Reverse Engineering Gene Networks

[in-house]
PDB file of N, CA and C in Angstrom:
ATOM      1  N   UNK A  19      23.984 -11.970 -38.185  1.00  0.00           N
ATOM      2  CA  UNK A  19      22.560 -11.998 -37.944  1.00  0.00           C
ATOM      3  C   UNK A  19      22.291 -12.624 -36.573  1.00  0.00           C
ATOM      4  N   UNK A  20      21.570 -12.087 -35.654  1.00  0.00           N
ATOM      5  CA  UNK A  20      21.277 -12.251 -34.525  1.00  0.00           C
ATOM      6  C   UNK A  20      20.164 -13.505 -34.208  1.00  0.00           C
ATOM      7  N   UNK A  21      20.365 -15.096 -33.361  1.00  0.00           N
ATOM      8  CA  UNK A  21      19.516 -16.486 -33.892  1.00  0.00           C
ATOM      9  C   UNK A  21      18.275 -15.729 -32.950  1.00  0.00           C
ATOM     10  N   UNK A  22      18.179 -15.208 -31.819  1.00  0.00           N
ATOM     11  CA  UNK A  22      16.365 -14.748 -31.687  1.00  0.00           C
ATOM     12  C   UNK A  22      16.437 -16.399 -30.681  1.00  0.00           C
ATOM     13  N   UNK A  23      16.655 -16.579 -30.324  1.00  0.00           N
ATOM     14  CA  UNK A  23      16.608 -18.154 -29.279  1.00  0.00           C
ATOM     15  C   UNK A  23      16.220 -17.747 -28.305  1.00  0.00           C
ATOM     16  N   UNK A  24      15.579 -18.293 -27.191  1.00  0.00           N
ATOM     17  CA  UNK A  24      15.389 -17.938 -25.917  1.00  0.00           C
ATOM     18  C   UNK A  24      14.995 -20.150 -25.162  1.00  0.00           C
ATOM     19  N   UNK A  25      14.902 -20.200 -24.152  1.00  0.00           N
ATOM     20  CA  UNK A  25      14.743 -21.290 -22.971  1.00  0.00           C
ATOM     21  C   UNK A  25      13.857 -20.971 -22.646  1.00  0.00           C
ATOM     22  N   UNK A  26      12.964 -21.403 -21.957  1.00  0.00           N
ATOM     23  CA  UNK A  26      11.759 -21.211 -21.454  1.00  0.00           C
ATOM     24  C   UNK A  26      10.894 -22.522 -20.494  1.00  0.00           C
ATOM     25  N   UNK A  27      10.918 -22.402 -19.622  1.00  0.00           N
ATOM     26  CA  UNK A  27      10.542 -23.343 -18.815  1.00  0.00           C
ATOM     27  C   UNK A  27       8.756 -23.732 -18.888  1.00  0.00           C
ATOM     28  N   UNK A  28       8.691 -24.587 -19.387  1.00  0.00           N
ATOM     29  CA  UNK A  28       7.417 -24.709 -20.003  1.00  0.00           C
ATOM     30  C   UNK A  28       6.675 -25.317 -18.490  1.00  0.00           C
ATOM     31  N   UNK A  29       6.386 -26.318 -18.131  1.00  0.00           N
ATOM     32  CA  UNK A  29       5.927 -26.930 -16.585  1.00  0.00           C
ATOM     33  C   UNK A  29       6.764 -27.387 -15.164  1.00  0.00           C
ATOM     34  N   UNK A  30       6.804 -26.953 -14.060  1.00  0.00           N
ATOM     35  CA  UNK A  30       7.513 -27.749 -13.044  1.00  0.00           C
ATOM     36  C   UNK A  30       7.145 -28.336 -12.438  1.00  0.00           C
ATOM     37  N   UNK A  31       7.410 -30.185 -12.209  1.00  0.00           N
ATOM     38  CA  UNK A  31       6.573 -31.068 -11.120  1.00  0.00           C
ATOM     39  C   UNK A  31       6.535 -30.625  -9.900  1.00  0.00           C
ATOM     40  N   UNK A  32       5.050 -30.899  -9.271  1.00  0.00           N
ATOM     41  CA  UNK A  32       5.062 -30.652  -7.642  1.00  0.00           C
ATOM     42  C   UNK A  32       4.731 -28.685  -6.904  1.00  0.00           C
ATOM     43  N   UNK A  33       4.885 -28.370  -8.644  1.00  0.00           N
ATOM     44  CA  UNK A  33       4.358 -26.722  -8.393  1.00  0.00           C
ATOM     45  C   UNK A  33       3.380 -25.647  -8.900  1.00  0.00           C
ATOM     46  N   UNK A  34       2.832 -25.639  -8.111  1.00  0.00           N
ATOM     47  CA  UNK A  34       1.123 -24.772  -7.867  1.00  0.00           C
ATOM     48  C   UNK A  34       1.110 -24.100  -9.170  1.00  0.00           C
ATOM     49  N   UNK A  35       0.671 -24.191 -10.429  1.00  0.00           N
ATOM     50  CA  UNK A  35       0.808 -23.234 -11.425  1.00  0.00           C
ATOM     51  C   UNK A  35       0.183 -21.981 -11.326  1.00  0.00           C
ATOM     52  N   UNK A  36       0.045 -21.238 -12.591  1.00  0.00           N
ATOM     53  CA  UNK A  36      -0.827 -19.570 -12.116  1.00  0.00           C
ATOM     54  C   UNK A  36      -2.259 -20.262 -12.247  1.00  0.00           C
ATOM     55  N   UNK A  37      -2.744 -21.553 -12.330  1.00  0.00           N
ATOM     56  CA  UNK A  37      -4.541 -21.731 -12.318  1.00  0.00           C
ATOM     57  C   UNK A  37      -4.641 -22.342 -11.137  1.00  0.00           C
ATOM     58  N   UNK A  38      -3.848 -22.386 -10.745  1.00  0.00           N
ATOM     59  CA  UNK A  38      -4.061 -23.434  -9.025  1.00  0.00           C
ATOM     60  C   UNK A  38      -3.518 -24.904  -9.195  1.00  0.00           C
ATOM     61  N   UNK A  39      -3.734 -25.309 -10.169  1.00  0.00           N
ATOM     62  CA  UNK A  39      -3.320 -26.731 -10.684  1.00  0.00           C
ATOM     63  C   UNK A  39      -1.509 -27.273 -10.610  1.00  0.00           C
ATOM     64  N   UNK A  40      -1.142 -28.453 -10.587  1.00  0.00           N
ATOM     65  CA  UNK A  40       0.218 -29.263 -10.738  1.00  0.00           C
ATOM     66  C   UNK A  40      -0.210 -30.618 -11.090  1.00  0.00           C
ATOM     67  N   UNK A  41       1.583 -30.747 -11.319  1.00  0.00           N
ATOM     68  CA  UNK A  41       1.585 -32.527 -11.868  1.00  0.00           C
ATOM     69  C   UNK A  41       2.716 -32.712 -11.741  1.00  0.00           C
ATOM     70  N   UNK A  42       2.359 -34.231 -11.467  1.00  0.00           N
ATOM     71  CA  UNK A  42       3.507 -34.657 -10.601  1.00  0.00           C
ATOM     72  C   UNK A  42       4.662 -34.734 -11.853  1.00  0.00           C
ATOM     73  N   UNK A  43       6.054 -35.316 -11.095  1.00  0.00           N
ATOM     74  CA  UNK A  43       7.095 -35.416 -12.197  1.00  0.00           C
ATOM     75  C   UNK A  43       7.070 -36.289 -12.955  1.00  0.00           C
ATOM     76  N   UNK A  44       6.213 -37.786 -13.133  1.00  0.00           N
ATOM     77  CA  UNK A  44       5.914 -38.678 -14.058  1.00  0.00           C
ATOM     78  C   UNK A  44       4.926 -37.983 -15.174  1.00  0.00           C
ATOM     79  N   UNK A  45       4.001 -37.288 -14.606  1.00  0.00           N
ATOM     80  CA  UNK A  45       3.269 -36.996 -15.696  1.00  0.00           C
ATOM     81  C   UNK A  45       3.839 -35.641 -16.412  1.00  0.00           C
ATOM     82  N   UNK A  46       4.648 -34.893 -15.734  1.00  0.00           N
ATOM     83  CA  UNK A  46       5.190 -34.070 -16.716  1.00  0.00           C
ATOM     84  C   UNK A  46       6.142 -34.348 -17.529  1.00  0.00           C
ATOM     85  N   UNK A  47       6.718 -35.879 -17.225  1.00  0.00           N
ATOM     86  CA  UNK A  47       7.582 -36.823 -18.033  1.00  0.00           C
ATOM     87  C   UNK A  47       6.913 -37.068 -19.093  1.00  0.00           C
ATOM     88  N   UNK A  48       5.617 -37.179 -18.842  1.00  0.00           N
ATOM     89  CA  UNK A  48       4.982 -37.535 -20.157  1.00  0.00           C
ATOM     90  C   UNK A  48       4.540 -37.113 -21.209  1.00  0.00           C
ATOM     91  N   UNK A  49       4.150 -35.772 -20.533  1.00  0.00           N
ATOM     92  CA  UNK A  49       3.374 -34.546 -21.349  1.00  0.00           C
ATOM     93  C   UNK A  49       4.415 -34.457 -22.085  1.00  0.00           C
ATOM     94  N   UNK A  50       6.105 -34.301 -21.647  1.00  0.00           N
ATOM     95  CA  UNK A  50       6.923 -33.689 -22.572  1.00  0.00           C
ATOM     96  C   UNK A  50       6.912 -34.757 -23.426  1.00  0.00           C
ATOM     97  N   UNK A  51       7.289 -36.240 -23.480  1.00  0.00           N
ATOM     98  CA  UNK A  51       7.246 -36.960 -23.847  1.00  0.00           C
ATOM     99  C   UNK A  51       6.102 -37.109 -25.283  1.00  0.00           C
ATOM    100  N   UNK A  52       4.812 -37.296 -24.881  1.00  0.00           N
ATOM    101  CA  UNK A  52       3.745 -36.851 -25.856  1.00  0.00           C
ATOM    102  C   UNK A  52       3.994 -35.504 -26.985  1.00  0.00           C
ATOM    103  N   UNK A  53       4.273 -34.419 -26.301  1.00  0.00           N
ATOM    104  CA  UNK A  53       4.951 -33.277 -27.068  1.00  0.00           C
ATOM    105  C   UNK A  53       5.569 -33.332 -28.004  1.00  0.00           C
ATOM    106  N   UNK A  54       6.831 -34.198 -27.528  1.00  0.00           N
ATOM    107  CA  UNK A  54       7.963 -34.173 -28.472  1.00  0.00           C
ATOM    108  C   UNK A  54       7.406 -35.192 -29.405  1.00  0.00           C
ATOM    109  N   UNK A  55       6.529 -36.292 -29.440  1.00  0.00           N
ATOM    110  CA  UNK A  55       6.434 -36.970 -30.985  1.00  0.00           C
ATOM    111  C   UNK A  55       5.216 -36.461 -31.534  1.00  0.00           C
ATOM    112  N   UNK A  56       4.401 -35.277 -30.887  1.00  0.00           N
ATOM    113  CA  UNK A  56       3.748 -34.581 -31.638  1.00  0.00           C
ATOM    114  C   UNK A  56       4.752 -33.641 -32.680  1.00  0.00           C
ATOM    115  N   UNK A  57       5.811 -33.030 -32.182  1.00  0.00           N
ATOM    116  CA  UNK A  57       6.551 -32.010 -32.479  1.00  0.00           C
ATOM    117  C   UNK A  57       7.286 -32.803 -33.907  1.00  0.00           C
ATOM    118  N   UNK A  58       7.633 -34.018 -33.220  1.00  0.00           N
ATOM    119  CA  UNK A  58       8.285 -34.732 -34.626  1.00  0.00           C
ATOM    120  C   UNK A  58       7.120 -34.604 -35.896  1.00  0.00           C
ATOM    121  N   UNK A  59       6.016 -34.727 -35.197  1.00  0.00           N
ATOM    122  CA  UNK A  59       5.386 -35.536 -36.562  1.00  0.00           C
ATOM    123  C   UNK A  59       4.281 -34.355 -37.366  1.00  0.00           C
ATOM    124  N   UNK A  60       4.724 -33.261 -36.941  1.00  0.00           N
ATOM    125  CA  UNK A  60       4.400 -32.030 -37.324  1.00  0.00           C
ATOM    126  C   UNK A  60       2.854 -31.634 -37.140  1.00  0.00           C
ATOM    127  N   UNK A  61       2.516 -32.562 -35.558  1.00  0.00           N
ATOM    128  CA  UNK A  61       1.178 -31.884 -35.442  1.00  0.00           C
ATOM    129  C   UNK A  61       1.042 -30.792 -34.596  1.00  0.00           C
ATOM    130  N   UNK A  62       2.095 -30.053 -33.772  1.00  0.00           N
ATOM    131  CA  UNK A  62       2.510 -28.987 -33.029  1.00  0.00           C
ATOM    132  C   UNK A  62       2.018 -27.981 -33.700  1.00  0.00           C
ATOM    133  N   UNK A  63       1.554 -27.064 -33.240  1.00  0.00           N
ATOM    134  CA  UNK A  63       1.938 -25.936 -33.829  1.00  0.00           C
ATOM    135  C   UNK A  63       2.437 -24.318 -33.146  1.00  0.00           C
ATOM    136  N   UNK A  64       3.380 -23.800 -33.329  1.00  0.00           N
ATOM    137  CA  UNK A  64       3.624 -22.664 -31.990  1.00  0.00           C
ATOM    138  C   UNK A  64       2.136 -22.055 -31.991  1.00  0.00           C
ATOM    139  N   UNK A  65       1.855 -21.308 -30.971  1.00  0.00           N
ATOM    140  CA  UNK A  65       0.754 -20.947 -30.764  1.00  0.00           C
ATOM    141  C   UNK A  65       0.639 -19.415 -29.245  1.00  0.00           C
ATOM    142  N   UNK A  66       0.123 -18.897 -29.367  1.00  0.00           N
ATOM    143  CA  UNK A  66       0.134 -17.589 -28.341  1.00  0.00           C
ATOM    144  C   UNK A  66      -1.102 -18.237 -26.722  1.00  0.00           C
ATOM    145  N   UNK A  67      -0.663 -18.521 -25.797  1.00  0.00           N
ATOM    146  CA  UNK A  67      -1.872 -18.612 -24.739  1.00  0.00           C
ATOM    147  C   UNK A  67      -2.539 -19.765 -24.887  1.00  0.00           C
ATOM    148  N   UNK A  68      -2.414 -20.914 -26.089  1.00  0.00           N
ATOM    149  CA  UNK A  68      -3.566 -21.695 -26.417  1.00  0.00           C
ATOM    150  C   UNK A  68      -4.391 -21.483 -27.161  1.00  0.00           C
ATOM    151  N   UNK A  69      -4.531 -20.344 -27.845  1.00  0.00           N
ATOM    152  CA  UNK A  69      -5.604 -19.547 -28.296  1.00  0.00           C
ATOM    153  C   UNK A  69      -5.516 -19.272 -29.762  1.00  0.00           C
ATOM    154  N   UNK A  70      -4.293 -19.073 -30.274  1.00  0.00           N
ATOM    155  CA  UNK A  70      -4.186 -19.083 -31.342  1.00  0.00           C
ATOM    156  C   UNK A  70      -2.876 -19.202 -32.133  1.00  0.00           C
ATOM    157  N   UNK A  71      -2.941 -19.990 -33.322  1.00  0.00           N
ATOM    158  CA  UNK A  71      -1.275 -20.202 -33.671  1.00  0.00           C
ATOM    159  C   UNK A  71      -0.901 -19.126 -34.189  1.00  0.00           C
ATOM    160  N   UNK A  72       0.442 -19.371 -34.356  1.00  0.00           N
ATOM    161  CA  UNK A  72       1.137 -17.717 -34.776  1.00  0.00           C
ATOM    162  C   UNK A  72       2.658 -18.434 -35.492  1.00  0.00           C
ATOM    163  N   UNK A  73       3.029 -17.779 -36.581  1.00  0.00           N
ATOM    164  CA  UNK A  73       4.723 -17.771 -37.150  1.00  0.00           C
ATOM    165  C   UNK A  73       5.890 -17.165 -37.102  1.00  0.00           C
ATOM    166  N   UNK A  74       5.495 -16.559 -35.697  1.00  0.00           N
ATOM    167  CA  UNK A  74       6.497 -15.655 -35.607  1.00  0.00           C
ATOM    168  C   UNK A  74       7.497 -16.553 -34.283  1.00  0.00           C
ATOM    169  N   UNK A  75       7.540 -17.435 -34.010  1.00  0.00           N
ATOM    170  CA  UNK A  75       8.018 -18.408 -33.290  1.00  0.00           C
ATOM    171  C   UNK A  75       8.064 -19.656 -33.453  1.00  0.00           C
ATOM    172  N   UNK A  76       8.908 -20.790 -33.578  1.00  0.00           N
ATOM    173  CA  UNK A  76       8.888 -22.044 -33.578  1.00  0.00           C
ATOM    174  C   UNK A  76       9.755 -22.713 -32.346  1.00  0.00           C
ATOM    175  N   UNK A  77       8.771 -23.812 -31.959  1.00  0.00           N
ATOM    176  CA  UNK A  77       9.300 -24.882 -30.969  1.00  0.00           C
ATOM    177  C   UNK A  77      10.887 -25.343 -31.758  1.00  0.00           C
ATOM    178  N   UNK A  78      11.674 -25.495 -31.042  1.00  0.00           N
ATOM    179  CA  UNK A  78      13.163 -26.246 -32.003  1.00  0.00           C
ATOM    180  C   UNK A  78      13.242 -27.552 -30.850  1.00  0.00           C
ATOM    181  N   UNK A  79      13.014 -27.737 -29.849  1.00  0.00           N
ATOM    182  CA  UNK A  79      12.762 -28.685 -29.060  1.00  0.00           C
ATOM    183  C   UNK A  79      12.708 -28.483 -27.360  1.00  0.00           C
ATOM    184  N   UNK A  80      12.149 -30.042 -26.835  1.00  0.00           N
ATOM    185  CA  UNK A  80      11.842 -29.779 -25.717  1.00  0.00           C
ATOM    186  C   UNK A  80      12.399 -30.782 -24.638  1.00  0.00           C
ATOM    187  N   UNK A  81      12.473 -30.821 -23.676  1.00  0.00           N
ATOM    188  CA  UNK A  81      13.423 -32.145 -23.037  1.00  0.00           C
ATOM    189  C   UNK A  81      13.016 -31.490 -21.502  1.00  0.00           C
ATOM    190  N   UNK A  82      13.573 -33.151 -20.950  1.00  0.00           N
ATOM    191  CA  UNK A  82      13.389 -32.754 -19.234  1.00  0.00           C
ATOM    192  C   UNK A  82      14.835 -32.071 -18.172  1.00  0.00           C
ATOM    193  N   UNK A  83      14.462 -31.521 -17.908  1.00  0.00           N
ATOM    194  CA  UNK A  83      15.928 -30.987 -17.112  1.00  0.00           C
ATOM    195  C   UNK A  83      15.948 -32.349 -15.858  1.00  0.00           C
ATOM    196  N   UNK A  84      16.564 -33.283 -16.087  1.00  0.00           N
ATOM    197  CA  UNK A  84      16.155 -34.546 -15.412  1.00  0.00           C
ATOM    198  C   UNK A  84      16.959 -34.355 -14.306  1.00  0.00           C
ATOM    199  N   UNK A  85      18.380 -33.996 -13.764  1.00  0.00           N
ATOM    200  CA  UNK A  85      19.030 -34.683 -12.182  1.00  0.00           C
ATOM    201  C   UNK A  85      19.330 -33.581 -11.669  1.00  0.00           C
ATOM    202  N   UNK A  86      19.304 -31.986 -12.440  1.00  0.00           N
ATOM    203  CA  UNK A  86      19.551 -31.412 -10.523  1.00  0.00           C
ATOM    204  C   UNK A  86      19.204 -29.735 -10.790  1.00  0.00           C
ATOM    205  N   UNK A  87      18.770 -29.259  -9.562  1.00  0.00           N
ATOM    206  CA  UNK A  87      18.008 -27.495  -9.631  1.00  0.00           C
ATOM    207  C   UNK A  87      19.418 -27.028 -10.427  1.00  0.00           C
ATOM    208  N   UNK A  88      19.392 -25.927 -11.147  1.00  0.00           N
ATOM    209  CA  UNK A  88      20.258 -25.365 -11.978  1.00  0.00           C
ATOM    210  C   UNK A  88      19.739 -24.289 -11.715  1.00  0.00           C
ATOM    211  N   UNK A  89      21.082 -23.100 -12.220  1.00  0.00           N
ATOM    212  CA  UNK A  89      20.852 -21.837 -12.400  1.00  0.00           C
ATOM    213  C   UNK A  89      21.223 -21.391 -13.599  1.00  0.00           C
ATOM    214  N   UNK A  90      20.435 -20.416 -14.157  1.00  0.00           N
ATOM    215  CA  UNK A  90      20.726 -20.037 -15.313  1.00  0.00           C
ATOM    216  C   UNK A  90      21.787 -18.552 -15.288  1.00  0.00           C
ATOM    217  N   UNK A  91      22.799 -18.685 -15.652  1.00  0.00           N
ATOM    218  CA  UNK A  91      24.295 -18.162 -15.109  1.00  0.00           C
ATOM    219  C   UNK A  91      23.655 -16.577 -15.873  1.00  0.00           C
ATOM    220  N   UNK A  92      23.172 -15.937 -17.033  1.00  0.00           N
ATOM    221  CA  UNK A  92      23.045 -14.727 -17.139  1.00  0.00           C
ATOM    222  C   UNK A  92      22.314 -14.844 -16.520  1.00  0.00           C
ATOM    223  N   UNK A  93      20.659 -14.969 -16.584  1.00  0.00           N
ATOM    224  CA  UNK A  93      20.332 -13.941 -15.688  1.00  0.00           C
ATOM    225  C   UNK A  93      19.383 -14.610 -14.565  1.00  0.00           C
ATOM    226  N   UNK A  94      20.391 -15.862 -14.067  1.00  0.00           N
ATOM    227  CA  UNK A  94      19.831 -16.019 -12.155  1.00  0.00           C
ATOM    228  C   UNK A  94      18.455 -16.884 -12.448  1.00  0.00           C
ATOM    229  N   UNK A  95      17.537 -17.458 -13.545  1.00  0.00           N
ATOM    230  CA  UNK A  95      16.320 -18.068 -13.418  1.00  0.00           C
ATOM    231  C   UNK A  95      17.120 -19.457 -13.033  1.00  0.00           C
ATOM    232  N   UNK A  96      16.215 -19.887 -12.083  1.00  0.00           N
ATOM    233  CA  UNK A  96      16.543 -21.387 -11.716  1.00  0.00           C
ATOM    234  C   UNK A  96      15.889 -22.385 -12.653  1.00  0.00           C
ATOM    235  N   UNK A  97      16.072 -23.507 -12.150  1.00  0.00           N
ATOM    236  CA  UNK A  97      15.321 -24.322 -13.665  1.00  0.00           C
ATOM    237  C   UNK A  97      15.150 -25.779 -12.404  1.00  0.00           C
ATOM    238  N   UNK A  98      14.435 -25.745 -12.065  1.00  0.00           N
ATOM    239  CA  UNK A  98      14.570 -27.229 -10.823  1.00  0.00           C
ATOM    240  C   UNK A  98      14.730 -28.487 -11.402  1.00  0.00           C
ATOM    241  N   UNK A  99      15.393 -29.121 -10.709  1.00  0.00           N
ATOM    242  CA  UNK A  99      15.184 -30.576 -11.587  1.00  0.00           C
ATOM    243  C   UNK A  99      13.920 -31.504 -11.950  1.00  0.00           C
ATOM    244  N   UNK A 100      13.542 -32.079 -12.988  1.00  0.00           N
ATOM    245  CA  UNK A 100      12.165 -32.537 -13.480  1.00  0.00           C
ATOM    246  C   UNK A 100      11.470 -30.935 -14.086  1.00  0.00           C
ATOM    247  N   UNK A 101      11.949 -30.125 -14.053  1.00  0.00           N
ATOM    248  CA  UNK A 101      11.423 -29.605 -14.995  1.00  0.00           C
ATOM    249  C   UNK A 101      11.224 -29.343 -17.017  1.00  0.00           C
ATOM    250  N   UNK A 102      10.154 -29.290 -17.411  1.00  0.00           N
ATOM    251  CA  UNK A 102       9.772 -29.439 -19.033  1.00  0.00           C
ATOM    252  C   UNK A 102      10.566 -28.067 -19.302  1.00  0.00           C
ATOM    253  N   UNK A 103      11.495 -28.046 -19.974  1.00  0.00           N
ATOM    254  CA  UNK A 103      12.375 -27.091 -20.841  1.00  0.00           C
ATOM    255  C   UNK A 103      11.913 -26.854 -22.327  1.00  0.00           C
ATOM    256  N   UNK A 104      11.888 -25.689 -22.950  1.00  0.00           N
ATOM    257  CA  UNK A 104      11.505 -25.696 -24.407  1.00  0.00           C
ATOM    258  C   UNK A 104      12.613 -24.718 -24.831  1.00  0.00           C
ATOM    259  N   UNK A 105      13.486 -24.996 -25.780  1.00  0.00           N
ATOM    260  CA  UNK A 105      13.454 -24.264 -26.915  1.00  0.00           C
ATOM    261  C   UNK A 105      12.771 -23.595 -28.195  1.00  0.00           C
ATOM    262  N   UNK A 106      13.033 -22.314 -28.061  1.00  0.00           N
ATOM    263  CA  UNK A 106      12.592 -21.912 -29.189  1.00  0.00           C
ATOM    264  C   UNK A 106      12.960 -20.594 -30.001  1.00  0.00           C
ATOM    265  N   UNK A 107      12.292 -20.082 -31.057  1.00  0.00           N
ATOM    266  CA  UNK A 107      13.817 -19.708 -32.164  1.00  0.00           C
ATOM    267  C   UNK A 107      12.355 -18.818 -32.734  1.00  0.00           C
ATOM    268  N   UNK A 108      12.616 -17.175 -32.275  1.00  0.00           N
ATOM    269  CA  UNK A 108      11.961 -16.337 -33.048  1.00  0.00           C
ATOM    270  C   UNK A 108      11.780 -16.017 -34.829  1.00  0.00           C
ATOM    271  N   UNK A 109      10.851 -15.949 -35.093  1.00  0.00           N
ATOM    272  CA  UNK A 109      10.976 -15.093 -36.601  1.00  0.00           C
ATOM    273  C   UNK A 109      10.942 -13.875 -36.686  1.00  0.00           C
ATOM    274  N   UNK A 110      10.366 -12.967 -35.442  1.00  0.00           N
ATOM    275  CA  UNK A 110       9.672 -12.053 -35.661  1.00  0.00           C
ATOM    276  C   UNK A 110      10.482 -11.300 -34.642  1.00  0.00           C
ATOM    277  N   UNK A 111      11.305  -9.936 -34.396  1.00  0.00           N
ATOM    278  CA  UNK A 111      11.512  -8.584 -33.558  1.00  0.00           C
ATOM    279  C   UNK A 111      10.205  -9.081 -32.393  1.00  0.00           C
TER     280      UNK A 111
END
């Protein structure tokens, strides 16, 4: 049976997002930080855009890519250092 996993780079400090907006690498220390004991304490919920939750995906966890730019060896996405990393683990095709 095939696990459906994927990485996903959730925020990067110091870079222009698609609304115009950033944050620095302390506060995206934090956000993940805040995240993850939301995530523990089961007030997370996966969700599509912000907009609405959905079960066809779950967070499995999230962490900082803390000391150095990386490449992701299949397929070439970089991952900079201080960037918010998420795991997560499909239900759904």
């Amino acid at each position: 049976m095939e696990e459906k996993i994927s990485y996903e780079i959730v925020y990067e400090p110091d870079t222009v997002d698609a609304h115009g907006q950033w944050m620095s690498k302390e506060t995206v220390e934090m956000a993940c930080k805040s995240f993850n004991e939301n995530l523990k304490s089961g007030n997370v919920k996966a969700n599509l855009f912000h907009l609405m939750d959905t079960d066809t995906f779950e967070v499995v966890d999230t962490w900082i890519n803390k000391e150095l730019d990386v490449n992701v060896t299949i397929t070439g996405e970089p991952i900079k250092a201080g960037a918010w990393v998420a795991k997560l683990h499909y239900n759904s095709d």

One of the main challenges in the era of post-genomic research is to develop methods to extract information from the vast amount of data generated by Genome-wide experimental data yield information not only at the single gene level, but also at the ‘systems’ level, i.e. how genes, proteins and metabolites interact with each other to perform a specific function. In order to ‘read’ such information new methods coming from quantitative sciences such as physics and engineering, have to be used. This interdisciplinary approach is at the core of Systems Biology. The identification of gene regulatory networks is of major importance in order to understand the working mechanisms of the cell in patho-physiological conditions. Once the biological process is formalized as a network, the outcome is a mathematical model of the biological process. This model can be explored to generate novel hypotheses on the functioning of disease-genes under study, to be then tested experimentally. Systems Biology approaches can be used also to identify novel pharmacological treatments of rare genetic diseases by identifying the most suitable compounds with the highest therapeutic efficacy. Our research aims at developing and applying experimental protocols and computational algorithms to infer gene regulatory networks to elucidate mechanisms of genetic diseases, and the mode of action of small molecules in order to identify therapeutic treatments.